Always impeccably prepared, crisp, articulate and displaying generous musical depth, the well revered Lyric Opera Chorus typically finds itself overshadowed by world renowned soloists in major productions at Civic Opera House. But this fall, the chorus will give two special concerts that will feature the world-class ensemble performing operatic excerpts from Lyric’s 60th-anniversary season. Led by Chorus Master Michael Black, the group will perform at Chicago’s Fourth Presbyterian Church in downtown Chicago and Evanston’s Alice Millar Chapel. The rare glimpse at Lyric’s stellar chorus outside their supporting role at Civic Opera House will offer sneak peaks at several Lyric Summer 2014CNCJA•31 2014-2015 season works, including Anna Bolena, Tosca, Carousel, Die Fledermaus, and Fidelio. “The Lyric Opera Chorus is one Summer 2014CNCJA•49


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of the best in the world,” noted Anthony Freud, Lyric’s general director. “These special concerts highlight the ensemble’s incredible virtuosity, musicianship, and splendor, in two venues perfectly suited for choral performance.” Audiences will get a rare opportunity to hear soloists from the chorus perform during the one-of-a-kind concert event (September 12 and November 22). An annual Thanksgiving-weekend delight, the Vienna Boys Choir will make their always anticipated return to Chicago for a joyful performance to herald the start of the holiday season. Founded more than 500 years ago, the beloved choir has worked with such musical luminaries as Mozart, Gluck and Bruckner, and it even once counted Franz Schubert as one of its singers. Today’s ensemble consists of choristers between the ages of 10 and 14 who tour throughout Europe, Asia and North America and perform more than 300 concerts in front of nearly half a million people each year (November 29). Chicago-based chamber choir Bella Voce (bellavoce.org) focuses much of its aesthetic thrust on the historical context of the choral repertoire it explores. That focus will be on display in the choir’s spring concert examining the spiritual influence of German Romantic composers Johannes Brahms and Josef Rheinberger. A highlight of this highly contextual program includes Rheinberger's ornate and ravishing Cantus Missae for double chorus (April 25 and 26, 2015). Chicago a Cappella (chicagoacappella.org) is one of the few outstanding choral creatives in the city that often drift outside the lines of traditional choral performance, adding to the richness of an already rich and varied genre. Next spring, the vocal ensemble will bring a dynamic a cappella take to the timeless classics of the Fab Five and the Beatle’s musical catalog. Acclaimed musician Paul Langford, known for his work in both classical and pop fields, will serve as guest music director in a thrilling concert celebrating the 75th birth year of John Lennon (April 10, 12, 17 and 18, 2015).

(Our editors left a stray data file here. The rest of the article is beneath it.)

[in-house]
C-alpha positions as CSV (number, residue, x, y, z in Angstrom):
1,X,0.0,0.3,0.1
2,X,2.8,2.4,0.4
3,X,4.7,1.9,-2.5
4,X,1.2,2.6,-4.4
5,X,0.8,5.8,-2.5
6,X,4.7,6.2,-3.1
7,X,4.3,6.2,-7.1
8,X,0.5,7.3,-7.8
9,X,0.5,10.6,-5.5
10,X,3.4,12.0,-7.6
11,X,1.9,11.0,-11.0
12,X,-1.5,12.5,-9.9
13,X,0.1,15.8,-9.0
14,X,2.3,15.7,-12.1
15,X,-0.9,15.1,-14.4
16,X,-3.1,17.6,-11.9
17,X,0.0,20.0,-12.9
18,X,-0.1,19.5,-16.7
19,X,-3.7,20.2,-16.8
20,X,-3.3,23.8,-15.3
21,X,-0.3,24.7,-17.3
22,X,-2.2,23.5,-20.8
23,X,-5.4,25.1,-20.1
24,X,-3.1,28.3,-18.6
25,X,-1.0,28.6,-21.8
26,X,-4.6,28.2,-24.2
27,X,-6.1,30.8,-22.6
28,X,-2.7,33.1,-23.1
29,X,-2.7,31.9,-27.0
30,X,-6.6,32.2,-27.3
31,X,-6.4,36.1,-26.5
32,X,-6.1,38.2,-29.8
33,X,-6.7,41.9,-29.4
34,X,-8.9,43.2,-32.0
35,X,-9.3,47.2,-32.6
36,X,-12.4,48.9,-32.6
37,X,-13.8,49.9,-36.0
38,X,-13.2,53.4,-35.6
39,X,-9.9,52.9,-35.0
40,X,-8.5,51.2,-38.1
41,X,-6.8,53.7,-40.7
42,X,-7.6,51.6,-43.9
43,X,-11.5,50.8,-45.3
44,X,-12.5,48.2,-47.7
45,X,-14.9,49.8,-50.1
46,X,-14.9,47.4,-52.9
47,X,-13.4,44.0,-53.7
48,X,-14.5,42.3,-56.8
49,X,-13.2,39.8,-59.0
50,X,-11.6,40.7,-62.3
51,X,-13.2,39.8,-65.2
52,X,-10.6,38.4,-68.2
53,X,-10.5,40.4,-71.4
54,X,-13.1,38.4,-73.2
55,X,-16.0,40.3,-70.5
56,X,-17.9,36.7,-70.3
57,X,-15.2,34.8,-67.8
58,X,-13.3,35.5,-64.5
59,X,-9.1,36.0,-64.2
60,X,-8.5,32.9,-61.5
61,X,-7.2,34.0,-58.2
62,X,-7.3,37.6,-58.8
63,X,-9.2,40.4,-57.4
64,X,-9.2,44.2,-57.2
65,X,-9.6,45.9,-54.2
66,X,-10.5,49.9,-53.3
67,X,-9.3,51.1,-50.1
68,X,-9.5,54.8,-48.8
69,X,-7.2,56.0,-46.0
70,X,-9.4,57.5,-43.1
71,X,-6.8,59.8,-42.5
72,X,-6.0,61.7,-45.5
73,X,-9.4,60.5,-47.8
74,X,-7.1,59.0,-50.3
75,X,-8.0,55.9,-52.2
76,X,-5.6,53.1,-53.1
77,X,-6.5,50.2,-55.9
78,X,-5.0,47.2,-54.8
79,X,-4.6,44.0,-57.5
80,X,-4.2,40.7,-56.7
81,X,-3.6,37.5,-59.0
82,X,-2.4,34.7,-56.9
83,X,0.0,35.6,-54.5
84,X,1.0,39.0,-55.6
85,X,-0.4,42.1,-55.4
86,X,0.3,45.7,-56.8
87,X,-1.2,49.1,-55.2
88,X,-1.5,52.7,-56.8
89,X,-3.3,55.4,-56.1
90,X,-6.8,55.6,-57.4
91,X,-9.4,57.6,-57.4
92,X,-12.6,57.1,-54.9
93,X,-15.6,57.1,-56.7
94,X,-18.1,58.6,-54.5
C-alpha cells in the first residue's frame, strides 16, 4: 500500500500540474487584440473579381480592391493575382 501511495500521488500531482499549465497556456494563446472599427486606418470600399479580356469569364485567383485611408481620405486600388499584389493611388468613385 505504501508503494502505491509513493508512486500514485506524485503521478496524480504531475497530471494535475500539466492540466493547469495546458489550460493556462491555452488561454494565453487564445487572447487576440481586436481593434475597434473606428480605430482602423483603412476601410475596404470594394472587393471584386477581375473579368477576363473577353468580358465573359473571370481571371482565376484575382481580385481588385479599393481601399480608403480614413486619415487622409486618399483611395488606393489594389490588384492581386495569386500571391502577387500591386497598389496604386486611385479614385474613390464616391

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This November Canada’s award-winning period instrument orchestra, Tafelmusik, will bring their acclaimed early music fusion of arts, science and culture, The Galileo Project: Music of the Spheres, to the University of Chicago Presents series. The imaginative production weaves poetic narration, choreography and music by Monteverdi, Vivaldi, Bach and Handel seamlessly in a multisensory concept unlike any other Summer 2014CNCJA•45 early music indulgence you’ll find (November 7). One of Chicago’s best known early music ensembles, The Newberry Consort, will host luminary lutenist Paul

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new work, which was inspired by the art of Felix Nussbaum (1904-1944), a German-Jewish painter who perished in the Holocaust, was commissioned by a Music Accord, a global consortium of concert presenters. The Pacifica is in an advantageous position to provide an insightful reading of the work as its world and continental premieres have been placed carefully in their expert hands since Ran first penned the commission expressly for the ensemble. Ran, artistic director for Contempo, the new music chamber ensemble at the University of Chicago, has been creator of some of the world’s most powerful new music since 1990, when she was handpicked by Daniel Berenboim as Composer-In-Residence for the Chicago Symphony Orchestra, a post she held for seven seasons (October 12). Credited with contributing to a veritable “‘youthquake’ in the city’s new-music scene,” the “sonically spectacular” (Chicago Tribune) Third Coast Percussion will return to the University of Chicago’s Logan Center for the Arts in Hyde Park for another powerful performance this November. Their daring program will feature politically motivated works by three composers whose music makes powerful statements about today’s changing world. It includes John Cage’s Credo in US and Davd Little’s Haunt of Last Nightfall (November 1). The Orion Ensemble’s second concert program of the new season, Rhapsody, will welcome guest violinist and violist Stephen Boe, pedagogue at the Music Institute of Chicago. The program features the world premiere of Sebastian Huydts' Trio for Violin, Cello and Piano. The concert, which includes Prokofiev's Sonata for Two Violins, Op. 56 and Iwan Müller's Quartet No. 1 in B-flat Major for Clarinet, Violin, Viola and Cello, sets a fine context for Huydts’ work as the composer is well known for seamlessly blending 20th Century innovations with Western traditions. In Orion’s capable hands, this concert should prove to be a wonderful showcase of a promising new work (November 23, 30 and December 3). Under Shulamit Ran’s direction, the University of Chicago’s Contempo new music collective curates the bold visions of some of today’s most innovative composers. The world premiere of American composer and Guggenheim Fellow John Eaton’s The End of It will highlight their winter